12 January 2009

Selamat Tinggal KL! (Goodbye KL!)

I leave KL with a heavy heart. Disappointed that I could not stay longer in this beautiful country; disappointed I would have to save the Skybridge for another time; annoyed at the bad tide in Koh Tao and the full train from Thailand to Malaysia that altogether cost me three precious days from my Malaysia contingent. Two days longer and I would have had another chance at the Petronas Towers, would have seen the photography exhibit there and seen the Petrosains Museum. It probably promulgates the virtues of the petroleum industry and hence attempts to legitimise Petronas. But then I hate to be a prejudiced, over-idealistic student who does ot even allow room to understand what good uses the evolution of petroleum has, even if the evolution of new, sustainable and just as powerful industry is long overdue. So, I would have liked to learn more about petrol in a dedicated museum. Allows you also to peek into Petronas, the company giant the building is named after.

Continuing on and concluding my earlier trail of thought, I was also annoyed that day to have slept until noon without realising it (my room's only two windows open into the corridor), thanks to a carried over train lag from Butterworth to KL. Shame. Else, I would have liked to go to the Orchid and Hibiscus Gardens (1 hectare! when do you see them all in their natural habitat in all their splendour?). Red hibiscus, by the way, is also Malaysia's national flower and symbol. For example you see it in the logo of the "Visit Malaysia 2007 - Celebrating 50 years of nationhood" tourism promo that still is to be seen around even two years after! In Penang, they had the red hibiscus as fairy lights hanging down from the street lamps, similar to when streets in Europe get lined with fairy lights left and right for Christmas.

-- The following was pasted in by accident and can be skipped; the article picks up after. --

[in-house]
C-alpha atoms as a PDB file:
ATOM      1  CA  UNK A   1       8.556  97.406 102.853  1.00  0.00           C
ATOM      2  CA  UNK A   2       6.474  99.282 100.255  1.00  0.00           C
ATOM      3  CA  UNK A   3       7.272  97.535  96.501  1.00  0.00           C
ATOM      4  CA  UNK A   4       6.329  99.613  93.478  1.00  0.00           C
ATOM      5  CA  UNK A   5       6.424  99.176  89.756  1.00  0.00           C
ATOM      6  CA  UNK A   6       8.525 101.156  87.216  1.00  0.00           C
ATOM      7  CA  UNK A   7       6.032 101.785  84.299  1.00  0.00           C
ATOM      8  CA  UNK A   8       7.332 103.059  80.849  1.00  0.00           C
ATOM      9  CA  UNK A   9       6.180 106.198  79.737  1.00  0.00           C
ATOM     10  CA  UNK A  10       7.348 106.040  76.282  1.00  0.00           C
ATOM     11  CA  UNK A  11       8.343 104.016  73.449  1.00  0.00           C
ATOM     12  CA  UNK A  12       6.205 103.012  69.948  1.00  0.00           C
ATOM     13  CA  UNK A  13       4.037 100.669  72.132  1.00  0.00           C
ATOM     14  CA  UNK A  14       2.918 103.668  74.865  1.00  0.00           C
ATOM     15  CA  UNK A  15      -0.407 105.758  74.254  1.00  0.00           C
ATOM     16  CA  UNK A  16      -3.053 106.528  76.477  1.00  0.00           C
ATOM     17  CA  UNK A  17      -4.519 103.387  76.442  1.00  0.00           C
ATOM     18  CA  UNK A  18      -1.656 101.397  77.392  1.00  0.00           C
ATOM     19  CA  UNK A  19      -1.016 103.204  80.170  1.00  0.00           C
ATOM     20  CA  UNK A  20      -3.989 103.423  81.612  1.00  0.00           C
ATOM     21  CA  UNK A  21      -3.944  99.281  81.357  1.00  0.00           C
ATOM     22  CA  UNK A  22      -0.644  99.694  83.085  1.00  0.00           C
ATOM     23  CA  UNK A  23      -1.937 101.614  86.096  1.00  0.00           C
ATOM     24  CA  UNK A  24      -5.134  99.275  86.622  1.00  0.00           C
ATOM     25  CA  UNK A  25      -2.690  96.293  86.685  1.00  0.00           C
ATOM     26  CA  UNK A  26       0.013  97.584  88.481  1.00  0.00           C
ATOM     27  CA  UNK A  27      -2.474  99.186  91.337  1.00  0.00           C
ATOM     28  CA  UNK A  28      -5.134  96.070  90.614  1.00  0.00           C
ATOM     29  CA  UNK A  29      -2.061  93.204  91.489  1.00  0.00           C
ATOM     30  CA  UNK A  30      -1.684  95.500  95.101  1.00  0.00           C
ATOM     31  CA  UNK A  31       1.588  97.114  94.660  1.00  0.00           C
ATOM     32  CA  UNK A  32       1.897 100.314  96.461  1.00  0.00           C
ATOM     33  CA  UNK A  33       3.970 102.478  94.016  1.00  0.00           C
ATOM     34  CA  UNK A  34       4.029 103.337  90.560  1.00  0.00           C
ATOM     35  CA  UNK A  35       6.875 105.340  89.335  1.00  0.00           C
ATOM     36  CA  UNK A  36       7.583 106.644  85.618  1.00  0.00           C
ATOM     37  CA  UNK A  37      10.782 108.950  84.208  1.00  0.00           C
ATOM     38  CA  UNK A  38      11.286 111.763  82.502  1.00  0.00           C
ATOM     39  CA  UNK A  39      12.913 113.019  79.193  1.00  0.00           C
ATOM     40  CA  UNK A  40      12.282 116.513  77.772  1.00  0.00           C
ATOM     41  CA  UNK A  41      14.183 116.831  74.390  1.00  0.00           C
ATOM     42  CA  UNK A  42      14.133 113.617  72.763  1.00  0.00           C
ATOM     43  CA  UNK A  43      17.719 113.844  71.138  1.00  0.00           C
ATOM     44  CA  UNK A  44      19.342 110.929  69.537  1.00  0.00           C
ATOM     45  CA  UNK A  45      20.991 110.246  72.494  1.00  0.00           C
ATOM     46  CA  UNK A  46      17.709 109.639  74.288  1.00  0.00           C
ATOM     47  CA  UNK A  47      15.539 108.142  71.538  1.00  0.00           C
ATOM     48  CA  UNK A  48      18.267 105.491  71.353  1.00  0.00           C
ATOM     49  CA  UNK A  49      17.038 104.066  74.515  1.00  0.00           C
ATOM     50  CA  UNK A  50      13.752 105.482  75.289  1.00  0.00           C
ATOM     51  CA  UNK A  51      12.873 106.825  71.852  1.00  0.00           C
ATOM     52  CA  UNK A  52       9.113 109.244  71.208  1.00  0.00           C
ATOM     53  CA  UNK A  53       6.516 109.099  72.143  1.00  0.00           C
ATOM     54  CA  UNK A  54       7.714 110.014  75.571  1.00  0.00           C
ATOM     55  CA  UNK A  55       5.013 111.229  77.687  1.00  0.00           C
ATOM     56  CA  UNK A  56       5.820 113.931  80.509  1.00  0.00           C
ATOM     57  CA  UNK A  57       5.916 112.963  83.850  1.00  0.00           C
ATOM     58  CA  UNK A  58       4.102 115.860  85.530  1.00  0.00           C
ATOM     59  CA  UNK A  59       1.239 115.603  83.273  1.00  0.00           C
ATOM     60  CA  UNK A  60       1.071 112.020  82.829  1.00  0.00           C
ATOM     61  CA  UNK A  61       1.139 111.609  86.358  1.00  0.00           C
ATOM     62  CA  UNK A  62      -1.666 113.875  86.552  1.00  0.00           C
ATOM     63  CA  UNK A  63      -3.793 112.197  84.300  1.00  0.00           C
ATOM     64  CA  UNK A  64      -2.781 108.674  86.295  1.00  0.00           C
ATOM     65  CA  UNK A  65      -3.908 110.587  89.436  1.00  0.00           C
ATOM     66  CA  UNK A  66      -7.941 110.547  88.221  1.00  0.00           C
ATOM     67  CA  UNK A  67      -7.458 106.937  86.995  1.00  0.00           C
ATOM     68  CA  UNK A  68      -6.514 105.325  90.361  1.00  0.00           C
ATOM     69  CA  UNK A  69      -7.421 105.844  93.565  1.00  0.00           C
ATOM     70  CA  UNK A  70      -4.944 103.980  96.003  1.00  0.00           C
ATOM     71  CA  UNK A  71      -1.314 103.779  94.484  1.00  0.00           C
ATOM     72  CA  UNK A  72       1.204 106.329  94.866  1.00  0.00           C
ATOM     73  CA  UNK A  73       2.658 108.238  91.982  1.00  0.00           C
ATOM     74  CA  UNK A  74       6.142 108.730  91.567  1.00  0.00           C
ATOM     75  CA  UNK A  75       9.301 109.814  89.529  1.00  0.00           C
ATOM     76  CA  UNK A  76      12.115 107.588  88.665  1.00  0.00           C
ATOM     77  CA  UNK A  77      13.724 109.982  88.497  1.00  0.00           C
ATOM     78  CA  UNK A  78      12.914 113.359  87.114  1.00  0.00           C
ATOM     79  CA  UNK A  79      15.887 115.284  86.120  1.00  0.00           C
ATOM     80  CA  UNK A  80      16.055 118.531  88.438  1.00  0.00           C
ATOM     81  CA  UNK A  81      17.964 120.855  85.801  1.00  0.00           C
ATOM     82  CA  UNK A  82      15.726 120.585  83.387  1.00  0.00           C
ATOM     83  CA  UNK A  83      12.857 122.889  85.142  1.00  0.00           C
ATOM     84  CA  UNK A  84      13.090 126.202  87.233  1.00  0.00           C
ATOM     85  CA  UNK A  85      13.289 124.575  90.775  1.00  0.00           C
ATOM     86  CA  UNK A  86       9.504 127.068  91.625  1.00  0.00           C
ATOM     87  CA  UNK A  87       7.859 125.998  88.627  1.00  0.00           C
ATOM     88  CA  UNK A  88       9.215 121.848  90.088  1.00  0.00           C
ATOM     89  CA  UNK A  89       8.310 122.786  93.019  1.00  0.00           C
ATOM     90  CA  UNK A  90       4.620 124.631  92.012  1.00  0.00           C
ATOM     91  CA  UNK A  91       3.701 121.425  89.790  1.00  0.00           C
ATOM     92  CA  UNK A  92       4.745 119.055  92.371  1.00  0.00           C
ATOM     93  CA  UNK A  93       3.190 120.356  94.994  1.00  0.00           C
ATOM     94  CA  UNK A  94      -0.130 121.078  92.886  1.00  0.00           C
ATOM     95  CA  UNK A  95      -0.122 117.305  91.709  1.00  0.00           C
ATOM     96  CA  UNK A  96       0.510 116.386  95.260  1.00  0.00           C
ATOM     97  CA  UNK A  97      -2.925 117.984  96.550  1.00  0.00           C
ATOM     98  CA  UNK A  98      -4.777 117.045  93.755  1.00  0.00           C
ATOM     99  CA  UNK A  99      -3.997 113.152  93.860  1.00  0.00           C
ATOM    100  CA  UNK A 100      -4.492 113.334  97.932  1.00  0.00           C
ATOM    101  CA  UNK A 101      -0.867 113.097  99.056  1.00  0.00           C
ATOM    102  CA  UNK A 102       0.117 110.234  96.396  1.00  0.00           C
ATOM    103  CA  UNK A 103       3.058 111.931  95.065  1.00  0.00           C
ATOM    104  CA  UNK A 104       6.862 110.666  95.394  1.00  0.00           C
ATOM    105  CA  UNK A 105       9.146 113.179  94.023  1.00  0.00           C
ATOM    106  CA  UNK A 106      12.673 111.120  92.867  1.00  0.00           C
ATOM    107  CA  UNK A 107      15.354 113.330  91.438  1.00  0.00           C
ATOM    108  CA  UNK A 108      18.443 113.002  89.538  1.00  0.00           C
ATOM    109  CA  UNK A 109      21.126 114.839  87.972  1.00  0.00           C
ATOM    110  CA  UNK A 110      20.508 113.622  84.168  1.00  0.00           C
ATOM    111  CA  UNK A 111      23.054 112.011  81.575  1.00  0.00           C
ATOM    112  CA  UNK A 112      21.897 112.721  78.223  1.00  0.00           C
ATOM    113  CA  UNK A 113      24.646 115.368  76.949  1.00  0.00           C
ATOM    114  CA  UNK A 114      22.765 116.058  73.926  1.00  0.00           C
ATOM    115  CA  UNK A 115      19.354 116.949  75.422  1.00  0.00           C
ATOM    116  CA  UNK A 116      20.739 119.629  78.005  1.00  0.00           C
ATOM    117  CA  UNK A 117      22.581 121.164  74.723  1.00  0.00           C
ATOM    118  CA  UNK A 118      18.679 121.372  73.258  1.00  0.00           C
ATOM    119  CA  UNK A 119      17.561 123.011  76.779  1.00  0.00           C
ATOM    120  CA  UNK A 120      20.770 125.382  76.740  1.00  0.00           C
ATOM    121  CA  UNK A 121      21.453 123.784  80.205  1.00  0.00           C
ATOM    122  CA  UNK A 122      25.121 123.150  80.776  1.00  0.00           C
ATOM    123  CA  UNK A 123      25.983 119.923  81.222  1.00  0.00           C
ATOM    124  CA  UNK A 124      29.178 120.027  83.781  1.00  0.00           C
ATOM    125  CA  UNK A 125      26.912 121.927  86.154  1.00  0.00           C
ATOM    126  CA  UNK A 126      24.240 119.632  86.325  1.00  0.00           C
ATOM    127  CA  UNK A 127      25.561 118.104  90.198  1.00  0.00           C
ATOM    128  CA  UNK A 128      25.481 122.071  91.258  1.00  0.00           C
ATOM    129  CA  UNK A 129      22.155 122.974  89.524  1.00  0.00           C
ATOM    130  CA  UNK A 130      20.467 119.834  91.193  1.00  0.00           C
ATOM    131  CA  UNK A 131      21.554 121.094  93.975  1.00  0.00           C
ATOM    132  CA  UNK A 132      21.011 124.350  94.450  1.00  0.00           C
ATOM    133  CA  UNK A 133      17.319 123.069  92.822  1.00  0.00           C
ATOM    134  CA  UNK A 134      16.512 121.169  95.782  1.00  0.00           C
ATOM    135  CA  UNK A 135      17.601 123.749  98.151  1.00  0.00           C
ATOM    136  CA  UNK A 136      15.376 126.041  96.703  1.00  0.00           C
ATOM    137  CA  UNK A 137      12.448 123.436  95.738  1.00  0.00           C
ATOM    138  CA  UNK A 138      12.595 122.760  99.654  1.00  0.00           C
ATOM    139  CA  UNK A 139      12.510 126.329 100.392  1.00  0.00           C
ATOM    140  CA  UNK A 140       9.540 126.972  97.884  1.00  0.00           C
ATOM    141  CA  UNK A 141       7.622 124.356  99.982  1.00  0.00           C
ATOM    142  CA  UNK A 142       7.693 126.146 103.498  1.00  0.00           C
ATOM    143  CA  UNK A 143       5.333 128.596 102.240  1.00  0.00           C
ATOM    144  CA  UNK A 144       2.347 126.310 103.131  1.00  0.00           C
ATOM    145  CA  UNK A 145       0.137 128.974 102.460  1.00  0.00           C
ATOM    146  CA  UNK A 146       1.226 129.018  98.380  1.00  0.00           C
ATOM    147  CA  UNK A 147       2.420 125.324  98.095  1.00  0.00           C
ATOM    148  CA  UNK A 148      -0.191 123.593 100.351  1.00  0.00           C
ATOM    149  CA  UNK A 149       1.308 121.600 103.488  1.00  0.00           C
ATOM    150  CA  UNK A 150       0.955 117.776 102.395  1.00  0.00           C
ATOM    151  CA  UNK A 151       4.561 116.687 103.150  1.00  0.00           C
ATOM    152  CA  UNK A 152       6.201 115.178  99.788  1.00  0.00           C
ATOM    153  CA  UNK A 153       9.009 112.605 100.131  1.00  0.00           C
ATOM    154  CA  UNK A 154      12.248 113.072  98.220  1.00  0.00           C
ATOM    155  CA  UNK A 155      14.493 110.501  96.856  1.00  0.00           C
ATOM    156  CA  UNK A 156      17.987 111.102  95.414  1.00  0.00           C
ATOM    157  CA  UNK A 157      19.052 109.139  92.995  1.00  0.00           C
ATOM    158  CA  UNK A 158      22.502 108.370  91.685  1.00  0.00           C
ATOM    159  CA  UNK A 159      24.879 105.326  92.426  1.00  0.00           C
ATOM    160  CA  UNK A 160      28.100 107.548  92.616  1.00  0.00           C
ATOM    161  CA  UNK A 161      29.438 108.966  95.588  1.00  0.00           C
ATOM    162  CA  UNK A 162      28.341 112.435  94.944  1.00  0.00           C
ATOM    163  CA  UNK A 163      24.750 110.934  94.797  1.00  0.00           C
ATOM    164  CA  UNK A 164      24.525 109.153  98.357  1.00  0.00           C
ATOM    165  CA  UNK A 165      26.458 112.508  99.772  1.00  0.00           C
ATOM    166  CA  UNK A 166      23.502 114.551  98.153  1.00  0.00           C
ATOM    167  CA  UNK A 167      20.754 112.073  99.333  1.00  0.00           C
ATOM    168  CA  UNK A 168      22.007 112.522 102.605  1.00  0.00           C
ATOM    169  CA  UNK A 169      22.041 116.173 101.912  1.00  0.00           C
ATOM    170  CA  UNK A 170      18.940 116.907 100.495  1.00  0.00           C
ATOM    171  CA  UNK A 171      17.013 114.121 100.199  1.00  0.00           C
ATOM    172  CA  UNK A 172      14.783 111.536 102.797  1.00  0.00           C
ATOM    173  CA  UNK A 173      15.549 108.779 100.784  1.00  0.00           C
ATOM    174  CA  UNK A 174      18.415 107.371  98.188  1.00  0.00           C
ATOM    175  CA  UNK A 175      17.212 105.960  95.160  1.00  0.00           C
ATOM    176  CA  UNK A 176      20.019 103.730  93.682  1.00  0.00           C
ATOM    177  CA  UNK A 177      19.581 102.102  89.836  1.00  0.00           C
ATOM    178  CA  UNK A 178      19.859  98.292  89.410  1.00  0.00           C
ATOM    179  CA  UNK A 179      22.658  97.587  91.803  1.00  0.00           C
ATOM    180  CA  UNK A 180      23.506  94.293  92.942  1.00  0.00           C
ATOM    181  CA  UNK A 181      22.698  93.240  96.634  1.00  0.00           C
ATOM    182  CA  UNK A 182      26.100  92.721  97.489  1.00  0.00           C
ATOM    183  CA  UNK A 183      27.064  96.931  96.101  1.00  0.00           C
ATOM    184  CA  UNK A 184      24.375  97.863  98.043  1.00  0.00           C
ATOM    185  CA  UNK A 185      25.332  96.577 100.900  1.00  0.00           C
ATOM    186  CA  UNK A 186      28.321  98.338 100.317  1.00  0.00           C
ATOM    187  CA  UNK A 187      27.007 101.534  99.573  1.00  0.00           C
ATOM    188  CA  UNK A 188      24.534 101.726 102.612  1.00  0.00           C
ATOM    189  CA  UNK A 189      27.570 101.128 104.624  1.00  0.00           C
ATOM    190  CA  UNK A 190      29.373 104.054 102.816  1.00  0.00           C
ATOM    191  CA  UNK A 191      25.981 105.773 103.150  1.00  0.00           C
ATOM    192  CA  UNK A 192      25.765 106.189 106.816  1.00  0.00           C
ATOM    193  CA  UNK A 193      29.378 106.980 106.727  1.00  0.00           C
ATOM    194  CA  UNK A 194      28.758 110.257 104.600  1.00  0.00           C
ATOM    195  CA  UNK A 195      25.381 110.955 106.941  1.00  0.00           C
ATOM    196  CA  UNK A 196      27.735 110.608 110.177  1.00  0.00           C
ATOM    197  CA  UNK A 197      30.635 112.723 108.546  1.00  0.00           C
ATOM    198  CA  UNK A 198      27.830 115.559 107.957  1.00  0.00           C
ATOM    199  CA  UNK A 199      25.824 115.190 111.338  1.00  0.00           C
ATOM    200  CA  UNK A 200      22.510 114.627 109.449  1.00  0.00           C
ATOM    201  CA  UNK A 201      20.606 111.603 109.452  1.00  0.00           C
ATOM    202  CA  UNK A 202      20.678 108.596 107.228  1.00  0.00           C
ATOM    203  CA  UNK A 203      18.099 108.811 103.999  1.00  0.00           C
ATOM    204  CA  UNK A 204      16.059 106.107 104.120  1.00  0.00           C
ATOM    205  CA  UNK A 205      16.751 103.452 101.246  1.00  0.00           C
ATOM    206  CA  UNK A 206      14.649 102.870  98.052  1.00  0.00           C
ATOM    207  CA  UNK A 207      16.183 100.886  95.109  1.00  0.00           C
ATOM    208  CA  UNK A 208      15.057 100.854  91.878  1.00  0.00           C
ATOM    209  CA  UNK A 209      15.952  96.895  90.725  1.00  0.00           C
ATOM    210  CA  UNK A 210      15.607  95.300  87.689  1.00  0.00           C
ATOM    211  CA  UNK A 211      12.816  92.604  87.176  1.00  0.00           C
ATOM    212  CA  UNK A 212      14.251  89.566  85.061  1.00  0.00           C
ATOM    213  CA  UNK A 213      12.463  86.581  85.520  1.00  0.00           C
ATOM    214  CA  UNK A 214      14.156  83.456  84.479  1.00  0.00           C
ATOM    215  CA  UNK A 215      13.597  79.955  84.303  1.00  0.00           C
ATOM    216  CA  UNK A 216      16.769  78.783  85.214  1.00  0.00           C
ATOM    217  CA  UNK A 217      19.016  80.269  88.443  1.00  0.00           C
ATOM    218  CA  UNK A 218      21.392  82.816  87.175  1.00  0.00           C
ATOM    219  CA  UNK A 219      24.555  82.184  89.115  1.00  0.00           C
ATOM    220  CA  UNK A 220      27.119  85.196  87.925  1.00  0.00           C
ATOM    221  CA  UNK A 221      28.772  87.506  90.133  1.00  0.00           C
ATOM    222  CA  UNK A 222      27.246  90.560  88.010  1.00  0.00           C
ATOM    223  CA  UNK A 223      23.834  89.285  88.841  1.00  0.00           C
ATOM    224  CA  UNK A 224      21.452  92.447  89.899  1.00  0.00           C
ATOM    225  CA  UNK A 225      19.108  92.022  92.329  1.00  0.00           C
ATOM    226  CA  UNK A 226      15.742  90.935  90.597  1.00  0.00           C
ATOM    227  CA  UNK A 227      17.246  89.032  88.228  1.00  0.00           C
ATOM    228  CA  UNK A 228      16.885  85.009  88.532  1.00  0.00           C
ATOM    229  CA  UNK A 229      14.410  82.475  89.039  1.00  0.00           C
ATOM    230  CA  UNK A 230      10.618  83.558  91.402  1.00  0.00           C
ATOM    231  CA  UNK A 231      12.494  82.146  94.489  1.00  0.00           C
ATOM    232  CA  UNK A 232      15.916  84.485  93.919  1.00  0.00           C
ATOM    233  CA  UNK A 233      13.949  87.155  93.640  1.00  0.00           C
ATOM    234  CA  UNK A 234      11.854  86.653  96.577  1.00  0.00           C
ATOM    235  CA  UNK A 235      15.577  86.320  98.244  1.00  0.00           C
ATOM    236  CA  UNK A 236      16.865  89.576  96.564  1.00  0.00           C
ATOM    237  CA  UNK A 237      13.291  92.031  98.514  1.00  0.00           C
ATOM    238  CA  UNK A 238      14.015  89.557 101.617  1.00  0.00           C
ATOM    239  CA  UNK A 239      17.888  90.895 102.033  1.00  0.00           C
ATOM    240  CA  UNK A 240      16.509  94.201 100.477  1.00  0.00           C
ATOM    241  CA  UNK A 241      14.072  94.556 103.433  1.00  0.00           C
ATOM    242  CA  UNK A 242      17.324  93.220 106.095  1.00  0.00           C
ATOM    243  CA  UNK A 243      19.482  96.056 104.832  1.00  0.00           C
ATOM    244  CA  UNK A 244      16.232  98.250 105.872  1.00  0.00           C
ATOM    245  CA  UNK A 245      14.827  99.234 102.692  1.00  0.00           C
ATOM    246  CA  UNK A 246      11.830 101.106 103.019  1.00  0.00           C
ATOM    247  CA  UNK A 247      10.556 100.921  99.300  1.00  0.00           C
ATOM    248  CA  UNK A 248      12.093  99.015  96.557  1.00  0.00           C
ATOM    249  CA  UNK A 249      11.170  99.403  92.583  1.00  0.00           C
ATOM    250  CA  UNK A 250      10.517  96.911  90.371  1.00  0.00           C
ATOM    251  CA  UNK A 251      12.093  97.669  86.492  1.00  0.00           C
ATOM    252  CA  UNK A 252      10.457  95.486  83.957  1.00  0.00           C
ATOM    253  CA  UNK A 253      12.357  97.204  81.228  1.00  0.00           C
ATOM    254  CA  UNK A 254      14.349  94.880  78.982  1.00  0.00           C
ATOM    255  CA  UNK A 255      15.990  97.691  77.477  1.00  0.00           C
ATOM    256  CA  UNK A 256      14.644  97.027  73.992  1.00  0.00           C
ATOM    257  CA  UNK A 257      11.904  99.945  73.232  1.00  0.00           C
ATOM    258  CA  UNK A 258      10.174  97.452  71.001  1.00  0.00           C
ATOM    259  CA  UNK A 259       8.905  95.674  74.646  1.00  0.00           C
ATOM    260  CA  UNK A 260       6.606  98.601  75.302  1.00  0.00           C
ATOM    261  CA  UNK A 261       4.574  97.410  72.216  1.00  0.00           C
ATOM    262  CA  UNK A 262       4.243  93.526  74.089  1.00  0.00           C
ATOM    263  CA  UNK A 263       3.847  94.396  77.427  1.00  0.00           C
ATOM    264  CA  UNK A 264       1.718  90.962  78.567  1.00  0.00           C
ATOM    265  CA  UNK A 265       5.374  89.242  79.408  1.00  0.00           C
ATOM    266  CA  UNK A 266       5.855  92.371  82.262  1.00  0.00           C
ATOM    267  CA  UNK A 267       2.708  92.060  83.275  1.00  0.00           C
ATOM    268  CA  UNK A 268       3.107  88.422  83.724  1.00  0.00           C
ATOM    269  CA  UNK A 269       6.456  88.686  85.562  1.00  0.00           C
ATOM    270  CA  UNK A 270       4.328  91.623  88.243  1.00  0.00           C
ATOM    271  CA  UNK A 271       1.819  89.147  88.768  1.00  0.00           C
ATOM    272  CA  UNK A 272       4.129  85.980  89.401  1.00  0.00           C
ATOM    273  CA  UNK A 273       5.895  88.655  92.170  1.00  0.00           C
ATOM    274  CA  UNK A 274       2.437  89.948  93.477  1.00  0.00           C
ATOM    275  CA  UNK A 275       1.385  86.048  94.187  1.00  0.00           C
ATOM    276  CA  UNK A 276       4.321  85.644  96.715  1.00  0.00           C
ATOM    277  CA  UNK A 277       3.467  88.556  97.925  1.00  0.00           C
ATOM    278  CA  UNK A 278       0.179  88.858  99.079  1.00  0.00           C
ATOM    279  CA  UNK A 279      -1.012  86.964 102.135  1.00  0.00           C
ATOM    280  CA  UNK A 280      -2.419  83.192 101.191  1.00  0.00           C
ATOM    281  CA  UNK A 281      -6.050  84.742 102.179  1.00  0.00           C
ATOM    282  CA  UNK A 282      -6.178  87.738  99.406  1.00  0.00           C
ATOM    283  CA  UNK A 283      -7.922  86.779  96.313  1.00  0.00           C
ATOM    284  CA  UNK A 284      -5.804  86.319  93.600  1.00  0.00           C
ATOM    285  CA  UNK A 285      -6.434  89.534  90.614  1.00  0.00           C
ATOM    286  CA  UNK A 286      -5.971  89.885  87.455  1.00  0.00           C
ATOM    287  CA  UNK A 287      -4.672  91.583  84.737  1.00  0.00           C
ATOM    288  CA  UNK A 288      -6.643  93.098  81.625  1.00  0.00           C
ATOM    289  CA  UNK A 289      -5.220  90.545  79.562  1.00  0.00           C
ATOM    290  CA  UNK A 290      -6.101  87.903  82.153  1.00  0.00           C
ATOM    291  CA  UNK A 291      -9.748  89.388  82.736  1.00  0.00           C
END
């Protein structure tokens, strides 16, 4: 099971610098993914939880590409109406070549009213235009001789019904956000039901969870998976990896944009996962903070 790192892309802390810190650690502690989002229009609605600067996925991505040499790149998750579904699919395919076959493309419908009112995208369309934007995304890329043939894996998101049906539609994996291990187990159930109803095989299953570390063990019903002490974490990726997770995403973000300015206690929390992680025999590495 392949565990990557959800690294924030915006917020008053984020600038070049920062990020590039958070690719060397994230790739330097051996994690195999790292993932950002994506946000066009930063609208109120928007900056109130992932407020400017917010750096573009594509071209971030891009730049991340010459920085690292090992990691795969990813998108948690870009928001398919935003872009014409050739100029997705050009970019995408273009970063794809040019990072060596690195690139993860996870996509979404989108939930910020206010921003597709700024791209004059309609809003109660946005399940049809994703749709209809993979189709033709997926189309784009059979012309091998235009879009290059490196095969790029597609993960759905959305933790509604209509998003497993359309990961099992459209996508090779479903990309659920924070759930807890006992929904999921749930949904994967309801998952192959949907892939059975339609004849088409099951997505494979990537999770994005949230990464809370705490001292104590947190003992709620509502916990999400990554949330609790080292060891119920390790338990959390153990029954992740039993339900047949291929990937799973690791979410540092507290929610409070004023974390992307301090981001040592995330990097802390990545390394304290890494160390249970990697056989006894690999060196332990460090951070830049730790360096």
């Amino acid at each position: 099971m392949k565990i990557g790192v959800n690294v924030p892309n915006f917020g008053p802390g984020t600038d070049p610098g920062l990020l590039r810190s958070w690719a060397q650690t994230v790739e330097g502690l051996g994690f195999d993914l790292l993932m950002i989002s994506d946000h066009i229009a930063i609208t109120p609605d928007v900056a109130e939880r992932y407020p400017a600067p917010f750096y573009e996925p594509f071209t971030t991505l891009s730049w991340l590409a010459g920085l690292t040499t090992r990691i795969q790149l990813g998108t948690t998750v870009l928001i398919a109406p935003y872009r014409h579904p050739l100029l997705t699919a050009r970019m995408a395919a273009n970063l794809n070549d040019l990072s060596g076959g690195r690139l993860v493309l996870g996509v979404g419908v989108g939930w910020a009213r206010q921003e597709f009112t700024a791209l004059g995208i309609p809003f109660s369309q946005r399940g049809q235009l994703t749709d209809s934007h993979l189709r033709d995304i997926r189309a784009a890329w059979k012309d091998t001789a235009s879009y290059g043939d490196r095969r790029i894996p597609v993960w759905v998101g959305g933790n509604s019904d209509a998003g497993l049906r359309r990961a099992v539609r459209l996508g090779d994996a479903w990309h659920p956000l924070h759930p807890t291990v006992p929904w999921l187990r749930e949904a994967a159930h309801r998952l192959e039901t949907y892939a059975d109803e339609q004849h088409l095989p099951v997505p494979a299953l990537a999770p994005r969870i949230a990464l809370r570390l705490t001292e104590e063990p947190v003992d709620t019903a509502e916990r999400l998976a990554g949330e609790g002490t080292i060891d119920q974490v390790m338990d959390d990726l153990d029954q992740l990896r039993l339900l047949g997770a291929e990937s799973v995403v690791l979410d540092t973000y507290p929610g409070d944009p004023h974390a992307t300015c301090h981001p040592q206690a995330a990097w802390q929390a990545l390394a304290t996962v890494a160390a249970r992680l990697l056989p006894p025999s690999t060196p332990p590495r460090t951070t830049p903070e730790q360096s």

So, on my final day, I strolled around the other side of my local area. I realised I haven't been to the Central Market (famous for arts & crafts from around the country) yet, even though it's on the other side of the street crossing under the Pasar Seni MRT station I have used a few times. Guess which word of Pasar Seni means "market" and which "central"! ;). I see many cool things, sarongs, batik bags, coconut masks, Congkak (a traditional Malay game that I'm sure many of you have seen without knowing it; see picture below that I borrowed from someone's travel blog) and some let's say less traditional stuff on display, like a Super Mario Brothers Mushroom bedside lamp and a square lamp shade made of semi-transparent Lego pieces, it's great!

I have some more Nasi Goreng (one cannot have enough Nasi Goreng!), with beef and sambal (Chili) and a special spicy hot sauce - awesome! I feel like eating up every available dish in Asia while I'm here!

Just when I thought I'd move on, it starts to rain, as in R.A.I.N., not some Londonish trickle as a sparse as their seasoning! ;) I run from the main building of the market to the annex and - ye, behold! - discover an ethnographic museum newly opened and hidden away at the last corner. I nearly ran past it because it is actually in an antiques dealer's art gallery. I should go through my pictures first before writing about the many things I learned from the owner in the one hour or more I spent in that small room filled with artefacts, mainly from Borneo. Soul ships, grave poles, headhunter's skulls (all monkeys', after humans were banned by the government), hand-woven garments, burial procedures, lots of shaman's masks... I feel like I stumbled into anthropologist heaven!